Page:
Tuesday, March 1, 2011

From Shakespeare to Fantasy Literature

I don't think it's a stretch to call Shakespeare's The Tempest a work of fantasy. In it we have a wizard (Prospero), a monster (Caliban), magic spells, an invisible spirit (Ariel), and a dead witch (Sycorax). Combine all this with some of the most beautiful language ever, it's a perfect book for fantasy lovers.

As well, including The Tempest in a curriculum of fantasy works would have a dual function. It would raise the status of any course of that name, making it easier to sell to a perhaps unwilling administration. After all, how bad could a course be if Shakespeare is in it, right? As well, The Tempest is a great gateway play to get fantasy lovers interested in Shakespeare. If a fantasy lover enjoys the play, then the rest of Shakespeare's are an easy sell.

A great play to go to after The Tempest is Macbeth. Here you have the rise of a king foretold by three strange, magical witches and this same king's death predicted by a confusing prophecy. In the middle are murders galore, madness, and revenge. What's not to like?

What fantasy lover can resist Macbeth's meditation on a dagger in his hand, contemplating the murder of his king in act 2, scene 1?

Is this a dagger which I see before me,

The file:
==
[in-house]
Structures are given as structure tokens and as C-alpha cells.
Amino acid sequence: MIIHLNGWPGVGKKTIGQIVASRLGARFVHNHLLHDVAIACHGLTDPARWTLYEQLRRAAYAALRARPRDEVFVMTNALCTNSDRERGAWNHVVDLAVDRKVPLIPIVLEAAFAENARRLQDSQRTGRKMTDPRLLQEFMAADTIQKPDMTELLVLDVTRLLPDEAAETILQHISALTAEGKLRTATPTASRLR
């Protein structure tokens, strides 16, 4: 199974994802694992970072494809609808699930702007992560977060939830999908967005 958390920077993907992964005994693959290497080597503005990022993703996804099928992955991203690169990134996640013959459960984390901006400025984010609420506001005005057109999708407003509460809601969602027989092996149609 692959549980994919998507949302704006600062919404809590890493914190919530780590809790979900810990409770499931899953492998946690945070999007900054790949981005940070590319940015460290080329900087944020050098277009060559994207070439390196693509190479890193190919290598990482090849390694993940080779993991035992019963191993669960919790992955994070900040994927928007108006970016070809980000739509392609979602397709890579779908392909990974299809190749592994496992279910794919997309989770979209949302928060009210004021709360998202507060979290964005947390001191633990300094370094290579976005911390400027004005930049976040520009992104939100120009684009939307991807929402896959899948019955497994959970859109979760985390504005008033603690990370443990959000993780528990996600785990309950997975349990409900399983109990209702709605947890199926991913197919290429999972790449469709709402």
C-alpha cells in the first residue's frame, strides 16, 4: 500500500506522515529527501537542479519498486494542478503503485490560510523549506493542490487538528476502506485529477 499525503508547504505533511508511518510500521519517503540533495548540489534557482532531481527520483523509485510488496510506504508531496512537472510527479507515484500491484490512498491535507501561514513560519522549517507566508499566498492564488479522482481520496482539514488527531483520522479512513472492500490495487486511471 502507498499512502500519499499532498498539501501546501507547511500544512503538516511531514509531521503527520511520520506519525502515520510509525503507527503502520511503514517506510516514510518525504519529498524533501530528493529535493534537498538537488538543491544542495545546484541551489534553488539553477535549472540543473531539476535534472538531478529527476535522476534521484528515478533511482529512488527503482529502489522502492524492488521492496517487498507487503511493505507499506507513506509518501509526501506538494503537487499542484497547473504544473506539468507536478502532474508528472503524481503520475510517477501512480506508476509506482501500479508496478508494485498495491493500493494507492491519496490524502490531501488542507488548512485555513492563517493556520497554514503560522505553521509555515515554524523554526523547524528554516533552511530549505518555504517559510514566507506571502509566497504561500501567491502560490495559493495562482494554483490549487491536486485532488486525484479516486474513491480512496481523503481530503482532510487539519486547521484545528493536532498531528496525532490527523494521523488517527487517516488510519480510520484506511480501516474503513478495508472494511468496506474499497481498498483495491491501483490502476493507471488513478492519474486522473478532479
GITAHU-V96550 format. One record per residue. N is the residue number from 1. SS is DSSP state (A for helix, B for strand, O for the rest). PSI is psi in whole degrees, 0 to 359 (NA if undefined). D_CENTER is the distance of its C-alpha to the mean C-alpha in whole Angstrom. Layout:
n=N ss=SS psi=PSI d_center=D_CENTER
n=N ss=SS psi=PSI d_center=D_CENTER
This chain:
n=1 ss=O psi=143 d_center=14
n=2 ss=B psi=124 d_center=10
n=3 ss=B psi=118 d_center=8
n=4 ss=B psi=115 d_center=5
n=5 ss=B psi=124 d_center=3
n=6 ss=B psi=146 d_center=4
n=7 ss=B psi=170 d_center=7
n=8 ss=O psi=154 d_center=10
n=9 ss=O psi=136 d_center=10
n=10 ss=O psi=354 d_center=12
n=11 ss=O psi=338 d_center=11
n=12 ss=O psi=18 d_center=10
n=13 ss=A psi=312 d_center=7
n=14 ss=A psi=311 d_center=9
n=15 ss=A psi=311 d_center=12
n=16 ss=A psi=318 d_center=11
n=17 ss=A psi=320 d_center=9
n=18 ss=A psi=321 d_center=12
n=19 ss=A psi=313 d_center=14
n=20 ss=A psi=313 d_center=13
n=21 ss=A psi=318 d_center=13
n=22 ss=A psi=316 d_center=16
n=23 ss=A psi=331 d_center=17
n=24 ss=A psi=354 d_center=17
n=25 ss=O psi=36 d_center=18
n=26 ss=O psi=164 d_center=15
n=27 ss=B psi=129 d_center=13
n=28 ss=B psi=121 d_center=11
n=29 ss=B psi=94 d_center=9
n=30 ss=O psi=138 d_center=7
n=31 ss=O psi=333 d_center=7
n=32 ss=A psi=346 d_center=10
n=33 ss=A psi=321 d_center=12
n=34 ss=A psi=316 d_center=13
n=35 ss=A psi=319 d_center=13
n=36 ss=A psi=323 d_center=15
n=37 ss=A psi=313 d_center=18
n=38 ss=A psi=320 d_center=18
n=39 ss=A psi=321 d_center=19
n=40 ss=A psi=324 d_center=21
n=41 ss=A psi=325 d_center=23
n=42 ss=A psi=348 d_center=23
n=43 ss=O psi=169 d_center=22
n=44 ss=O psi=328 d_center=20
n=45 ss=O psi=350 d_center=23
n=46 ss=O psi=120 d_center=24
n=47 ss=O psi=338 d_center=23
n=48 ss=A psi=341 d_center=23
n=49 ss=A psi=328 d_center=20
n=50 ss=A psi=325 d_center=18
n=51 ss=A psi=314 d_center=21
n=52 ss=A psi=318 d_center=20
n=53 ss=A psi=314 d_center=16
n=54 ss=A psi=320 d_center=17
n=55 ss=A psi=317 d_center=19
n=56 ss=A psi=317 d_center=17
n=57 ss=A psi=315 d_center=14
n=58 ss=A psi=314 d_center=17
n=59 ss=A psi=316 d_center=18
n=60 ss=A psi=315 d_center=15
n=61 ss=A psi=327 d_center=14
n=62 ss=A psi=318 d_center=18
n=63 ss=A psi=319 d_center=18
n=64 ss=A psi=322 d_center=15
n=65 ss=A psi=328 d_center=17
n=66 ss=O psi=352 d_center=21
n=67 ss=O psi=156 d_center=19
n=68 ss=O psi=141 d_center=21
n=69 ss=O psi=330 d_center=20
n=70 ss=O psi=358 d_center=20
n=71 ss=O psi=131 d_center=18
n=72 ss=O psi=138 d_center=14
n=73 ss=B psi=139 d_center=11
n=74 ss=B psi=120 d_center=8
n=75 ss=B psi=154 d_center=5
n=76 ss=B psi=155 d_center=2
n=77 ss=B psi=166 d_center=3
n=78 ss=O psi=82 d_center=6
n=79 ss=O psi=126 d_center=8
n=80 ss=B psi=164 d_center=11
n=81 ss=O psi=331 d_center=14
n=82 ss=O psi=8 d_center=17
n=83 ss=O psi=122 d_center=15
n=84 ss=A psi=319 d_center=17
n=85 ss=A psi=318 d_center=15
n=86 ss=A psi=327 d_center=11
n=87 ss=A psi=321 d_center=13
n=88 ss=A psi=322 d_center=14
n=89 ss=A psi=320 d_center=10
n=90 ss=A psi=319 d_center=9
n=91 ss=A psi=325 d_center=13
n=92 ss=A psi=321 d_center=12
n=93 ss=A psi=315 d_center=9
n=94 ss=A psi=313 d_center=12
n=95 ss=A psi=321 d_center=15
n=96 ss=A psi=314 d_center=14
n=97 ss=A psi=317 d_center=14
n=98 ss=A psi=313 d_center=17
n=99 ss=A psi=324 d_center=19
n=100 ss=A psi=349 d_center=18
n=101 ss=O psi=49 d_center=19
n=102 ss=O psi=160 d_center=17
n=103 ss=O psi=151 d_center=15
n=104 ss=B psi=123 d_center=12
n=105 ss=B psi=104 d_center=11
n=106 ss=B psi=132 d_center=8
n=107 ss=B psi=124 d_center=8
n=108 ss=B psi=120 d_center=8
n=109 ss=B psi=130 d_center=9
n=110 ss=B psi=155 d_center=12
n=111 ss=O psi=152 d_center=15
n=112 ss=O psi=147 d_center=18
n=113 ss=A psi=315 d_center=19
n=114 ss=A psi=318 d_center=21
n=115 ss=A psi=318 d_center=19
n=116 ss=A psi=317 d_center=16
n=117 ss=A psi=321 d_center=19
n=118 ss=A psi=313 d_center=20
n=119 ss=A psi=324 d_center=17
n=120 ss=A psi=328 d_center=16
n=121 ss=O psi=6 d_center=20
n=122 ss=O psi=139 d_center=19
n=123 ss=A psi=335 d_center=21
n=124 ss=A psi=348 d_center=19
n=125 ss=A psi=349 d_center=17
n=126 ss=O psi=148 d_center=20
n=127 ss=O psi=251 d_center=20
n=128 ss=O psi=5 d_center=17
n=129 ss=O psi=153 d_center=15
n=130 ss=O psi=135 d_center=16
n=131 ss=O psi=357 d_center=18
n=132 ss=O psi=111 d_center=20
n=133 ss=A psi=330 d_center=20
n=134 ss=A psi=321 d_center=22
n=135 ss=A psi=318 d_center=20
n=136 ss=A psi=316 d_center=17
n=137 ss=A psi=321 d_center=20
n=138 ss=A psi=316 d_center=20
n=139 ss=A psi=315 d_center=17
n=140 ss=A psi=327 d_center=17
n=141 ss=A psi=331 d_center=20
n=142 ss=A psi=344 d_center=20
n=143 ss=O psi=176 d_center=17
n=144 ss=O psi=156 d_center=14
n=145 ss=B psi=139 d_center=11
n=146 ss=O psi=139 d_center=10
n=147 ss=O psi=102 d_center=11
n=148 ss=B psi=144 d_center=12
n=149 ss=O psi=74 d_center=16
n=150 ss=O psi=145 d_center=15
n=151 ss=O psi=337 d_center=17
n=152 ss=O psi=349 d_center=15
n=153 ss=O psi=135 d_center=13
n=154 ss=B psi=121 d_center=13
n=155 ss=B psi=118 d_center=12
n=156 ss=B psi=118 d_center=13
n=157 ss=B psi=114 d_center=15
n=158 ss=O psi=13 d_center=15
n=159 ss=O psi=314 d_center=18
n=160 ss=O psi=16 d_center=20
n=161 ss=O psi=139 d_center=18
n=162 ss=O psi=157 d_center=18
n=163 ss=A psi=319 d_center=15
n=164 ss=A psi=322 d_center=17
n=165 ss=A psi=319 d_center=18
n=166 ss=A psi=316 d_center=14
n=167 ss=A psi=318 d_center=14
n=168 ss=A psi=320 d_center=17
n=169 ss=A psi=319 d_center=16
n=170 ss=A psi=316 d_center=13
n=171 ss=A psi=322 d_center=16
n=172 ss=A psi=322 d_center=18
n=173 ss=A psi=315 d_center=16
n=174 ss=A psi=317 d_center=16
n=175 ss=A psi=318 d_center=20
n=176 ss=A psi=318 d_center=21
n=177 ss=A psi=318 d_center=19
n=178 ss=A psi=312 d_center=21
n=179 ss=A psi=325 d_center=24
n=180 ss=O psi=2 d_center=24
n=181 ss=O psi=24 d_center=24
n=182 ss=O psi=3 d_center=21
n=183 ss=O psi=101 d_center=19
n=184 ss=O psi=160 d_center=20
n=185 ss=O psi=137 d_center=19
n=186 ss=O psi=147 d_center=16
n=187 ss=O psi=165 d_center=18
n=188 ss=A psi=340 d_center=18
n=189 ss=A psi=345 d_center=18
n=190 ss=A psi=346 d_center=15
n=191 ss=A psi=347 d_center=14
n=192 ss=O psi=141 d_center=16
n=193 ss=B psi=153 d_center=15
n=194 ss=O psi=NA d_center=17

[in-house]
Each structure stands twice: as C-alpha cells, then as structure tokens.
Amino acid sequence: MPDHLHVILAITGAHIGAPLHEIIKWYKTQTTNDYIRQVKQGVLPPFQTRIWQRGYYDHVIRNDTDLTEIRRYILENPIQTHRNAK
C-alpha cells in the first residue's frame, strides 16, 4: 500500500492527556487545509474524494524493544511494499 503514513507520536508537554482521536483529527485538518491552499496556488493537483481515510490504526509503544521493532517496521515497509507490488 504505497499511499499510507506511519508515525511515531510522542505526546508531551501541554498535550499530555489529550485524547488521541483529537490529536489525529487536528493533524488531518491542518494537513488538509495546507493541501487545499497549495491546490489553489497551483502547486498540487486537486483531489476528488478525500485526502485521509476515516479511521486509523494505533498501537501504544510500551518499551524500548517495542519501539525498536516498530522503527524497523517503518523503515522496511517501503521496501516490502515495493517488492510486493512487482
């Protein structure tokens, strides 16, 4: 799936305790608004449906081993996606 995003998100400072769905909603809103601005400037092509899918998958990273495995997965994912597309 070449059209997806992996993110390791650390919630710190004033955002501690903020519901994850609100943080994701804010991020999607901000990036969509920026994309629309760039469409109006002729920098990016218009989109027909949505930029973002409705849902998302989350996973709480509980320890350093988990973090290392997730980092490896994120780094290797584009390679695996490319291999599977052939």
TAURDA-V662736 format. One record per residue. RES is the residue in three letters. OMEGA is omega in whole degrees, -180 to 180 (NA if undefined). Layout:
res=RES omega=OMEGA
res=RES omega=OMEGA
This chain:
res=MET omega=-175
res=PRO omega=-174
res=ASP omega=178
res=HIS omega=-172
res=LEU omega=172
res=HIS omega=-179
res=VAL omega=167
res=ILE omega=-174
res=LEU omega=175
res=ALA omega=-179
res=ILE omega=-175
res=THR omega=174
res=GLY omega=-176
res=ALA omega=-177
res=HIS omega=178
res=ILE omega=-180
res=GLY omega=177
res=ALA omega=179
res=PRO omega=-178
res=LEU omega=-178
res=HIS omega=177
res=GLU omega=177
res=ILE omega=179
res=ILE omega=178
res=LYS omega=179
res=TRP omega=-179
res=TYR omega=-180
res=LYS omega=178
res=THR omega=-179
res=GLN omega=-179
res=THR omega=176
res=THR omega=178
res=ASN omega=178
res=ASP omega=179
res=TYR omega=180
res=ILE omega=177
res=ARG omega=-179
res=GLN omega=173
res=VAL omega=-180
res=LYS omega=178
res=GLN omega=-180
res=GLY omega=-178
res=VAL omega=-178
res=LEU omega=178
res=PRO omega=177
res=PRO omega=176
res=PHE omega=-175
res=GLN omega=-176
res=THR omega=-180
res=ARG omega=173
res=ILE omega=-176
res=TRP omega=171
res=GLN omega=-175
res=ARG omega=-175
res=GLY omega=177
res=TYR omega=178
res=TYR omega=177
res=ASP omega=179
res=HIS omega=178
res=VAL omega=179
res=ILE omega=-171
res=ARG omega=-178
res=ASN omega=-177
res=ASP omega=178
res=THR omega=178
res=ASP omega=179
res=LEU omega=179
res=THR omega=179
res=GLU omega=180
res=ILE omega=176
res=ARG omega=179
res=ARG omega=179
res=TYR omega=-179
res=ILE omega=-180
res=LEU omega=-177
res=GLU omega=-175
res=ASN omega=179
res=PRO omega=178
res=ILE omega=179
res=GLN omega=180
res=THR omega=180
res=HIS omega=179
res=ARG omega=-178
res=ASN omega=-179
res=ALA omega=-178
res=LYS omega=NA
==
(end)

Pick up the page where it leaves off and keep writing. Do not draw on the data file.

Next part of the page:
The handle toward my hand? Come, let me clutch thee. 
I have thee not, and yet I see thee still. 
Art thou not, fatal vision, sensible 
To feeling as to sight? or art thou but 
A dagger of the mind, a false creation, 
Proceeding from the heat-oppressed brain? 
I see thee yet, in form as palpable 
As this which now I draw. 
Thou marshall'st me the way that I was going; 
And such an instrument I was to use. 
Mine eyes are made the fools o' the other senses, 
Or else worth all the rest; I see thee still, 
And on thy blade and dudgeon gouts of blood, 
Which was not so before. There's no such thing: 
It is the bloody business which informs 
Thus to mine eyes. Now o'er the one halfworld 
Nature seems dead, and wicked dreams abuse 
The curtain'd sleep; witchcraft celebrates 
Pale Hecate's offerings, and wither'd murder, 
Alarum'd by his sentinel, the wolf, 
Whose howl's his watch, thus with his stealthy pace. 
With Tarquin's ravishing strides, towards his design 
Moves like a ghost. Thou sure and firm-set earth, 
Hear not my steps, which way they walk, for fear 
Thy very stones prate of my whereabout, 
And take the present horror from the time, 
Which now suits with it. Whiles I threat, he lives: 
Words to the heat of deeds too cold breath gives.

Come on, this is great stuff! The man is half-way already to madness, raving about witchcraft and dreams. The language too shouldn't present too much problem for the average fantasy lover, already used to somewhat archaic language from the like of Tolkien and Howard Pyle.

Macbeth is an especially great choice of a play for someone who likes George R.R. Martin's Song of Ice and Fire books. These are mostly non-magical fantasy novels (so far, at book 4), focussing on the murder and succession of kings. All the elements of Macbeth are in these novels, except that Macbeth has the advantage of being about 1,500 pages shorter. That's not an exaggeration, by the way; these books are long! And there are still three more coming!

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